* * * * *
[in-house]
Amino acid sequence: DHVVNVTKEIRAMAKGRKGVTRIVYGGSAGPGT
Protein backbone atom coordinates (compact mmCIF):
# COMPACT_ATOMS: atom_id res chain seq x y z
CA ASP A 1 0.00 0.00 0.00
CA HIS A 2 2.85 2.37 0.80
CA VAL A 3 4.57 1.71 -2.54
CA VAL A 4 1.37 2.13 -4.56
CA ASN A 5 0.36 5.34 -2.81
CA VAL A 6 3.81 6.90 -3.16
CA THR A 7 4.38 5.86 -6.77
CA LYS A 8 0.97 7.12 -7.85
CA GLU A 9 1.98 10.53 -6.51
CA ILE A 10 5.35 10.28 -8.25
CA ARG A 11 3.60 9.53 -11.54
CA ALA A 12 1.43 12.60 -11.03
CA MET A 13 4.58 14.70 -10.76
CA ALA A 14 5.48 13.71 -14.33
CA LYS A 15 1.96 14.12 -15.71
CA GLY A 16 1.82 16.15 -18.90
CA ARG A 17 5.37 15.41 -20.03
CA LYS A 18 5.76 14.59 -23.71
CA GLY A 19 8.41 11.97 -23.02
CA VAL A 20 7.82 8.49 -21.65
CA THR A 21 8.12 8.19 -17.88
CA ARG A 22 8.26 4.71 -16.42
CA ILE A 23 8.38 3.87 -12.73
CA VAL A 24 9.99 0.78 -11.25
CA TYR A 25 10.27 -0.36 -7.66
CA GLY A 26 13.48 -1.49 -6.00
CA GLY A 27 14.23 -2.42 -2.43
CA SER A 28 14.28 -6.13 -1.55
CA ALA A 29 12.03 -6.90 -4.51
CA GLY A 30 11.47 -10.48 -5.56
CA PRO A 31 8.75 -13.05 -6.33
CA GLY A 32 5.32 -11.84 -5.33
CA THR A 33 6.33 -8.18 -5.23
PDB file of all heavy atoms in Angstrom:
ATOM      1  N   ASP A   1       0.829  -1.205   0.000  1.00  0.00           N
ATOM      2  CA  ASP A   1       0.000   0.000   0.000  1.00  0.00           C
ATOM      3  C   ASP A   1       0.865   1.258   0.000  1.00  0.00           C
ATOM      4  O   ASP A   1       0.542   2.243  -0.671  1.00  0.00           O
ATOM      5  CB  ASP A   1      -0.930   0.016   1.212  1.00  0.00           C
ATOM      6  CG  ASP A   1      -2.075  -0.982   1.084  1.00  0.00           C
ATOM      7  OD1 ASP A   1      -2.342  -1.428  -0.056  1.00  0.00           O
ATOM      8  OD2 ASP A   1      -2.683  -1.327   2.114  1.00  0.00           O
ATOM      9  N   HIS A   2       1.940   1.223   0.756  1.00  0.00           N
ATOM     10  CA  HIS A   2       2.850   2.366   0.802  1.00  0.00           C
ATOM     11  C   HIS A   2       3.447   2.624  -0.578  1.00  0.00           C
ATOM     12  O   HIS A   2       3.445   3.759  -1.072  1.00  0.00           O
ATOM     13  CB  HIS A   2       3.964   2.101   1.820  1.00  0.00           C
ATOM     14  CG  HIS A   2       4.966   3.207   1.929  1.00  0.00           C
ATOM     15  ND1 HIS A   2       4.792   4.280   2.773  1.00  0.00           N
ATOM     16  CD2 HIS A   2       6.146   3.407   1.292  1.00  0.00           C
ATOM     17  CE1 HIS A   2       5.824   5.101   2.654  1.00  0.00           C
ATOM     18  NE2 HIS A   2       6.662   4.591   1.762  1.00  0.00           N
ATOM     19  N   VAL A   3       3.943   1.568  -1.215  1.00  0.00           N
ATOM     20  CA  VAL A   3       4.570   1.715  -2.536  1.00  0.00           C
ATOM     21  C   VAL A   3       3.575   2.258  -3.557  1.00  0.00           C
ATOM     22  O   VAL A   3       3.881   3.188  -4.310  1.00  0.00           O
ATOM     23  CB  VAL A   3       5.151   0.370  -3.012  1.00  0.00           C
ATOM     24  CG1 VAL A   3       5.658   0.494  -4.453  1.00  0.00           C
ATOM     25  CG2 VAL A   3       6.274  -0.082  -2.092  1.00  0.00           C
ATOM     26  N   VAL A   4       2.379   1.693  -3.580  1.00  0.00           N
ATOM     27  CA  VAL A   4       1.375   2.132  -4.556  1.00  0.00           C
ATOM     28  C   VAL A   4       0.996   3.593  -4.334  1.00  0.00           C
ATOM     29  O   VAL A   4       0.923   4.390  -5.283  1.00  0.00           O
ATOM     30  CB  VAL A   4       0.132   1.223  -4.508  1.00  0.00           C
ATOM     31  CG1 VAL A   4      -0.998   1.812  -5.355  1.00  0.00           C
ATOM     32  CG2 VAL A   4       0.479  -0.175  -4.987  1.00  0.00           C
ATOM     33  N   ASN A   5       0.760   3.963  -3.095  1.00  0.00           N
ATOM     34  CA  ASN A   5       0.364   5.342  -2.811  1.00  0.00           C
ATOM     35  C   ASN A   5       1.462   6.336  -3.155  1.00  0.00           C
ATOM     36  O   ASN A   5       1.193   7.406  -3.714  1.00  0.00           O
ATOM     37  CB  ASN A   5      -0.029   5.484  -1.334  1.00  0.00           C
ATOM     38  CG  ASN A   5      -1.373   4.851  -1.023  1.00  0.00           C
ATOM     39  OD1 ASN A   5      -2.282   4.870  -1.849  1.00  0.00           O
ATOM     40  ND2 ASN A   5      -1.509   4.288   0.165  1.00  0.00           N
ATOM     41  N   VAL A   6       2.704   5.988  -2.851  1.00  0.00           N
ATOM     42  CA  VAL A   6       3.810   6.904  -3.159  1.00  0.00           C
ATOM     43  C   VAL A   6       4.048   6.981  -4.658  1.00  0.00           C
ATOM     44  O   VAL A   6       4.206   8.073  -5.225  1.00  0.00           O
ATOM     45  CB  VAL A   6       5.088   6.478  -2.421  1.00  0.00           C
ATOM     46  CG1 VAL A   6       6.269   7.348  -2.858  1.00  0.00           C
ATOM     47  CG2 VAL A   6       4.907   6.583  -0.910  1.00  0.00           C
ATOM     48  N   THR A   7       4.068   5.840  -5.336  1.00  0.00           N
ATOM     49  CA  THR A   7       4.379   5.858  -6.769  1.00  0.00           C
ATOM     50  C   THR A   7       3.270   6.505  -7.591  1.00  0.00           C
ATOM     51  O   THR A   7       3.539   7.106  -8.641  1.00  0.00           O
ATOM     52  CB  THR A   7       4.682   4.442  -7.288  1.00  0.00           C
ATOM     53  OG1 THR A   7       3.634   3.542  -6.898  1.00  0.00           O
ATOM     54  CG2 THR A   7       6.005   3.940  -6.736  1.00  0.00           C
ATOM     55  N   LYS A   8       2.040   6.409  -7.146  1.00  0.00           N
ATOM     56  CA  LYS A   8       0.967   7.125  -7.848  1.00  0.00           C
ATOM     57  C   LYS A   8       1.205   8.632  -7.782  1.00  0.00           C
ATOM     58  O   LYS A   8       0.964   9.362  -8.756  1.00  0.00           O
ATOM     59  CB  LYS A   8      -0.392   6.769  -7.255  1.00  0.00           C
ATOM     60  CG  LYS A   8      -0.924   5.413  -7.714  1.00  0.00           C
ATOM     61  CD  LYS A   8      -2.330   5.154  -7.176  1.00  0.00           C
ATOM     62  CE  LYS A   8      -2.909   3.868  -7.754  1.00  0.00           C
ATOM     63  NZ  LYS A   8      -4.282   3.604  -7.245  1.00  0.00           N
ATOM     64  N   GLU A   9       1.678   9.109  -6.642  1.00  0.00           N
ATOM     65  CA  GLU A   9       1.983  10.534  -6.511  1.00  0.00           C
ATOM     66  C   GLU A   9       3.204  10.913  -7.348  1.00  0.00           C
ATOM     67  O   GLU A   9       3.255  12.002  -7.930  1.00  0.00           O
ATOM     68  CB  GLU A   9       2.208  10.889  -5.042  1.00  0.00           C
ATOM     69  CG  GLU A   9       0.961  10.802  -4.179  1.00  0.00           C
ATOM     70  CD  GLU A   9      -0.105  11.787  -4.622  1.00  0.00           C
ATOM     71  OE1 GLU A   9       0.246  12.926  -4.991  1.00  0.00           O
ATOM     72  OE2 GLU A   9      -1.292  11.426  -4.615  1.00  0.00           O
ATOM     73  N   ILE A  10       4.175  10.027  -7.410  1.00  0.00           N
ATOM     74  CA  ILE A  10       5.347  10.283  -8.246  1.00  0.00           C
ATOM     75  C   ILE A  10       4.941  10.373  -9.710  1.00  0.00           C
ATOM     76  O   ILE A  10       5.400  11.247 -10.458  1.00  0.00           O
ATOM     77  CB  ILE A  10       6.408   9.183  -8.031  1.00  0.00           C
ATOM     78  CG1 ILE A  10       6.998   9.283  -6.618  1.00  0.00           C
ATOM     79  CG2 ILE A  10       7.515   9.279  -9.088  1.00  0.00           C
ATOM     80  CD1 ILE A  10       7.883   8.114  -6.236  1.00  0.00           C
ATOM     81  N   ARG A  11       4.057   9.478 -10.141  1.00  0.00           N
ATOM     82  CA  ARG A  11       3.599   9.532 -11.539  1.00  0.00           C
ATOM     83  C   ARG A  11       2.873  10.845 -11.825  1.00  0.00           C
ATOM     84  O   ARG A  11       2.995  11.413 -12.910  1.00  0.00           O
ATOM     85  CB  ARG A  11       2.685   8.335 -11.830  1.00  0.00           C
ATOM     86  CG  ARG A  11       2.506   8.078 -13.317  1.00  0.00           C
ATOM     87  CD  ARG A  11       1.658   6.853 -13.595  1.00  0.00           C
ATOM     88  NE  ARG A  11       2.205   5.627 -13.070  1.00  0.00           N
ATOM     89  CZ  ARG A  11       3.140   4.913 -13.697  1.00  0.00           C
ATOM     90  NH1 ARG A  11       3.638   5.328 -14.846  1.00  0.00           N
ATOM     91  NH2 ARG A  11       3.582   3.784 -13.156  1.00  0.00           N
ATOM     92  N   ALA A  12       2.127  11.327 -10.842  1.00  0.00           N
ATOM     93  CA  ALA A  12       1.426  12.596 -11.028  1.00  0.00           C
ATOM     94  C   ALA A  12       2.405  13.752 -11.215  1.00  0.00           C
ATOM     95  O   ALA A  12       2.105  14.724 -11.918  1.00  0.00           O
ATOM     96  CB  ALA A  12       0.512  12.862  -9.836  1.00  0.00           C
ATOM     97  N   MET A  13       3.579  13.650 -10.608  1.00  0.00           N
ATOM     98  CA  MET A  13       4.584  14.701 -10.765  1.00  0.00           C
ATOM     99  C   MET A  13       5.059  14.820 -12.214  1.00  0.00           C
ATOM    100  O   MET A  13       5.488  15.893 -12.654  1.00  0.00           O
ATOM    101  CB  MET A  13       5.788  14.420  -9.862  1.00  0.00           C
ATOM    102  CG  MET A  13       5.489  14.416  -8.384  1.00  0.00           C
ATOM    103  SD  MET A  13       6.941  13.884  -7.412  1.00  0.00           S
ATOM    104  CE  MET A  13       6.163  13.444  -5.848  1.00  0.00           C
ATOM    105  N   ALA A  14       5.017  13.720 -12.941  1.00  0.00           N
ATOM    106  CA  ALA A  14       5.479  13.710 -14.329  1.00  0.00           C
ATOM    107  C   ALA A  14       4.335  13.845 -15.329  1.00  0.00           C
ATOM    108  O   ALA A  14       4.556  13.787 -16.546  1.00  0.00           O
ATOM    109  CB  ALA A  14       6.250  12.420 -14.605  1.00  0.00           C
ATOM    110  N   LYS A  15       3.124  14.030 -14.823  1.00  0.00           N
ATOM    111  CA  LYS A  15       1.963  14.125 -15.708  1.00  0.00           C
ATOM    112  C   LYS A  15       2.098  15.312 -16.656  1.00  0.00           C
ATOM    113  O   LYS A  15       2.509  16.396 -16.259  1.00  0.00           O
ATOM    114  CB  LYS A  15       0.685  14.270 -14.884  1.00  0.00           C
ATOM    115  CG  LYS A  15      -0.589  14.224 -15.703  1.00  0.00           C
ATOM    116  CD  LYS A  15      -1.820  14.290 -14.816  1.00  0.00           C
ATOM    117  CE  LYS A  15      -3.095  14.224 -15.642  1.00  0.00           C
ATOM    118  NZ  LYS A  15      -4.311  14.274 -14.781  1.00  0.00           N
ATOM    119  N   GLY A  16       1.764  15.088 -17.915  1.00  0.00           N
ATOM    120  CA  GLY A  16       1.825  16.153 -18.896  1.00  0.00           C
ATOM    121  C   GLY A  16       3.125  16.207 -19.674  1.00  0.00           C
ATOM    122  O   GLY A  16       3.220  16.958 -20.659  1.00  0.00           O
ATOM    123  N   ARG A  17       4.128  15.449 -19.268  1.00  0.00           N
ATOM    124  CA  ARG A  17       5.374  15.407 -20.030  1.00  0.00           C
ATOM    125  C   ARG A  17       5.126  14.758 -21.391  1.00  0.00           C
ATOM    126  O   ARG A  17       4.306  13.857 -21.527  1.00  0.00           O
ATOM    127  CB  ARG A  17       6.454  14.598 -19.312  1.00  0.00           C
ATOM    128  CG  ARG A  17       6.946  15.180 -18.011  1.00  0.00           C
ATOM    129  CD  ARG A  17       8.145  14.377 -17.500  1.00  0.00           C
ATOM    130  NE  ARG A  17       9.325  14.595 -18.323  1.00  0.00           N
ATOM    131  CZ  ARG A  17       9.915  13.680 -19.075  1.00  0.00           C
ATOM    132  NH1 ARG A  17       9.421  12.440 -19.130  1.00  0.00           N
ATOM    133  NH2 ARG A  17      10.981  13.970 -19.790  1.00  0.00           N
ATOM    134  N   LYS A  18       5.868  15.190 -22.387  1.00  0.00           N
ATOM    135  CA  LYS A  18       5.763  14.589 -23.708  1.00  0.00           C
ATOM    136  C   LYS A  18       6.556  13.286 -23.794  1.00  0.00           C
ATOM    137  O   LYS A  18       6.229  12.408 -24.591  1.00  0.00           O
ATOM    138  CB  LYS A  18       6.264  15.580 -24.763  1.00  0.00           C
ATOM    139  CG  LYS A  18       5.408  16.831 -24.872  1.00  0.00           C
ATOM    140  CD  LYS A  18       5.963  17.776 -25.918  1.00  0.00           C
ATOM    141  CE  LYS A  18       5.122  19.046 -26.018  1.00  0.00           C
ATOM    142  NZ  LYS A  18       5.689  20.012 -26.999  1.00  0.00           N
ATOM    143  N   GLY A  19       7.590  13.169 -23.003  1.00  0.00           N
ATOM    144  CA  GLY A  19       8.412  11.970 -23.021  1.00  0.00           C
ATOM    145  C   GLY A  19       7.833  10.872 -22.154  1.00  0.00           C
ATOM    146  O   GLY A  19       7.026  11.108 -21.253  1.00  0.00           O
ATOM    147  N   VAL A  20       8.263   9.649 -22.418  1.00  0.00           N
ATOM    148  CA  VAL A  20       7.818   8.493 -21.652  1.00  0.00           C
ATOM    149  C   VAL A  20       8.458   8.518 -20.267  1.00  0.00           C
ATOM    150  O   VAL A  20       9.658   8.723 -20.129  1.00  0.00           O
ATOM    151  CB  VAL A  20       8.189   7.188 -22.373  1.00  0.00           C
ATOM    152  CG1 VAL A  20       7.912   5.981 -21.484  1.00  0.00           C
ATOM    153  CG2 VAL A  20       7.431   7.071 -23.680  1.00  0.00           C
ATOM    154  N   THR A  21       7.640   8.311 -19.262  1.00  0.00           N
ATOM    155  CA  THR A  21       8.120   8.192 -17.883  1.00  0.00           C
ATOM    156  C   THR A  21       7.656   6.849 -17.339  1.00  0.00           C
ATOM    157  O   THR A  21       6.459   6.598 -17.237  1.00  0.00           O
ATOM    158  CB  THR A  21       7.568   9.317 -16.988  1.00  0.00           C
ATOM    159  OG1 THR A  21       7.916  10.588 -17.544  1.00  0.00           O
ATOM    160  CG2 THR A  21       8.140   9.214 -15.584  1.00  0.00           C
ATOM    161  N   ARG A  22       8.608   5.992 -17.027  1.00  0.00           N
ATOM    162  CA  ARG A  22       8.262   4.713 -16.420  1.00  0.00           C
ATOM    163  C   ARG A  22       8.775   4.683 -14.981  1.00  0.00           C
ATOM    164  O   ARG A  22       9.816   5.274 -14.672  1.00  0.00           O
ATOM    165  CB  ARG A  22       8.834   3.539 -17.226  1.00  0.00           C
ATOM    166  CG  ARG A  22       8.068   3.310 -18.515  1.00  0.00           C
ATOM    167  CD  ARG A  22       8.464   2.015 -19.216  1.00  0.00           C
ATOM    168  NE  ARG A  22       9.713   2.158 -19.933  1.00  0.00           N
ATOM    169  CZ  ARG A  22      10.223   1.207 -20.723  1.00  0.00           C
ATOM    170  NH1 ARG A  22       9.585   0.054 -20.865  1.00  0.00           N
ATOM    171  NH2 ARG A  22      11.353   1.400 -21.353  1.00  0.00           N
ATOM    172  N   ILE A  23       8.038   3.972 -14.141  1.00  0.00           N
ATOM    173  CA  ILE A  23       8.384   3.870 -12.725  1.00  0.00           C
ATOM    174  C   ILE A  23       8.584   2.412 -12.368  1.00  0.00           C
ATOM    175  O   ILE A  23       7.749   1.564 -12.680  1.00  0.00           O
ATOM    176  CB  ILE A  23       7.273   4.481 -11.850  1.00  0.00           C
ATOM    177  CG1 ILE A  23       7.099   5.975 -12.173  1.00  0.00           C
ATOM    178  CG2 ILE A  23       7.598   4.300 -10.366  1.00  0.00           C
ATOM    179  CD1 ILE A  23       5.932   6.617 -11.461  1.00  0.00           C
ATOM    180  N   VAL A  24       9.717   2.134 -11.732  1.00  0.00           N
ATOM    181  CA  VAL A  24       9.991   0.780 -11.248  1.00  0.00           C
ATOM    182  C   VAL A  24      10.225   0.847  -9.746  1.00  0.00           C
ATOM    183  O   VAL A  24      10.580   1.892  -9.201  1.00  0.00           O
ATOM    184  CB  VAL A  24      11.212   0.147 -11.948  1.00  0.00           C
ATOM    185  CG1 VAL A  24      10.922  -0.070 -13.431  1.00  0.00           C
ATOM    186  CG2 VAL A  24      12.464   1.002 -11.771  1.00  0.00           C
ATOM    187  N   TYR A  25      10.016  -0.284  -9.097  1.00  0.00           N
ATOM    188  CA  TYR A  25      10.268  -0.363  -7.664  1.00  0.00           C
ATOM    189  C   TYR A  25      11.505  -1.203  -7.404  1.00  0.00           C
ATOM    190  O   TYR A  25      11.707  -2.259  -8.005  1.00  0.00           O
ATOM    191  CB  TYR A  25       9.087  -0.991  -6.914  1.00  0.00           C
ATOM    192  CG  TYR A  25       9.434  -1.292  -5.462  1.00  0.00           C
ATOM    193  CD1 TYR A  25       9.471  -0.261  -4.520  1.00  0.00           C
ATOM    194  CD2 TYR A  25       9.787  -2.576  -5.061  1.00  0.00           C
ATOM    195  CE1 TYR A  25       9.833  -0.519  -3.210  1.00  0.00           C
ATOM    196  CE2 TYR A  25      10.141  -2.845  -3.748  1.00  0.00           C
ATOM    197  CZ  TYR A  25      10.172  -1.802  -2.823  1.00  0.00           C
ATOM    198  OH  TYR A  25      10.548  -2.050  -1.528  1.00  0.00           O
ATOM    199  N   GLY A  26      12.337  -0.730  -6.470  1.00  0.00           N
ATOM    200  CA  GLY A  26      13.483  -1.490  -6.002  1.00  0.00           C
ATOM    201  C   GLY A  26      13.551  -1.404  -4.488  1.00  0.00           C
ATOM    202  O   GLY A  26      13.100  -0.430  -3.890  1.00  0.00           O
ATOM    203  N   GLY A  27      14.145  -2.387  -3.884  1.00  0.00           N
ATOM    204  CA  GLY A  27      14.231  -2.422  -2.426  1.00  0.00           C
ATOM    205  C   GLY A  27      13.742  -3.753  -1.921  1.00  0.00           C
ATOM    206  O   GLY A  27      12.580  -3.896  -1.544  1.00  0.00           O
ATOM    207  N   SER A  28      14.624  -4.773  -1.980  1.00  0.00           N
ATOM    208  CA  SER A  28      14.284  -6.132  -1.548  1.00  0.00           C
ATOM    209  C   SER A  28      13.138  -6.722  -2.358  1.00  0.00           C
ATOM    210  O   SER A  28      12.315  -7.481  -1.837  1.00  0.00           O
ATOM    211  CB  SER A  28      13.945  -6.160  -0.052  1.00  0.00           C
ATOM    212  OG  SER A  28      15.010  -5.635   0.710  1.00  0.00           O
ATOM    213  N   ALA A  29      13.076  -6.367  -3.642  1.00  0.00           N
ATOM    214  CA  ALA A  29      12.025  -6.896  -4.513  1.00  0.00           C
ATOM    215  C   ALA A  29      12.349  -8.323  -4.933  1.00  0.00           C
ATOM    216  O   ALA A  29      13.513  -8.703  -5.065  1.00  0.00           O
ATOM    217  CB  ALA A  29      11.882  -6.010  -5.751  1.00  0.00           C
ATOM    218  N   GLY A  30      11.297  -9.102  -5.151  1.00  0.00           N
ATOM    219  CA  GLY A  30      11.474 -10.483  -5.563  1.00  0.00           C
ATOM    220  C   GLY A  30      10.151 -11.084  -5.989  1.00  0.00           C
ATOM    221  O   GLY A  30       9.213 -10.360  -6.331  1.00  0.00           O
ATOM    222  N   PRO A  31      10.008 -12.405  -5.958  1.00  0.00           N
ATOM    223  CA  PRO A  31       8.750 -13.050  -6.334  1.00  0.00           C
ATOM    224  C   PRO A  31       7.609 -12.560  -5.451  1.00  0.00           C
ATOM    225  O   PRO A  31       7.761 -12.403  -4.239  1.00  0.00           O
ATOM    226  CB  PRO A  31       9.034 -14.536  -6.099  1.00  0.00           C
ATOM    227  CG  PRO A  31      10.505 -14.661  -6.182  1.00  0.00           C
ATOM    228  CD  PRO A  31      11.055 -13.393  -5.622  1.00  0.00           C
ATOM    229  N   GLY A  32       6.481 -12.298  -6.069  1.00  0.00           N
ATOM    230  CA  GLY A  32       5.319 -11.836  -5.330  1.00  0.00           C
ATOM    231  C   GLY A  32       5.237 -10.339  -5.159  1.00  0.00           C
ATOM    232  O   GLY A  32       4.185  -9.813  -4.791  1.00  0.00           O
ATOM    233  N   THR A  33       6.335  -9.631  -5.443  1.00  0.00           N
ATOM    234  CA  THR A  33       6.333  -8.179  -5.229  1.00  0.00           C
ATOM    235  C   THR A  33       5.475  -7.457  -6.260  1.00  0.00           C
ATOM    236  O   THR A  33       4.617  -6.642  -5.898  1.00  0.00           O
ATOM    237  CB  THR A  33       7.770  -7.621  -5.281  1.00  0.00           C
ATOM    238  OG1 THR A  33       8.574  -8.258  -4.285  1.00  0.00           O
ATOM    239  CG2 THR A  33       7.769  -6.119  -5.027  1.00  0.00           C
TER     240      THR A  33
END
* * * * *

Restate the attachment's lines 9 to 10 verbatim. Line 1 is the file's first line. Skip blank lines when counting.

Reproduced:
CA ASN A 5 0.36 5.34 -2.81
CA VAL A 6 3.81 6.90 -3.16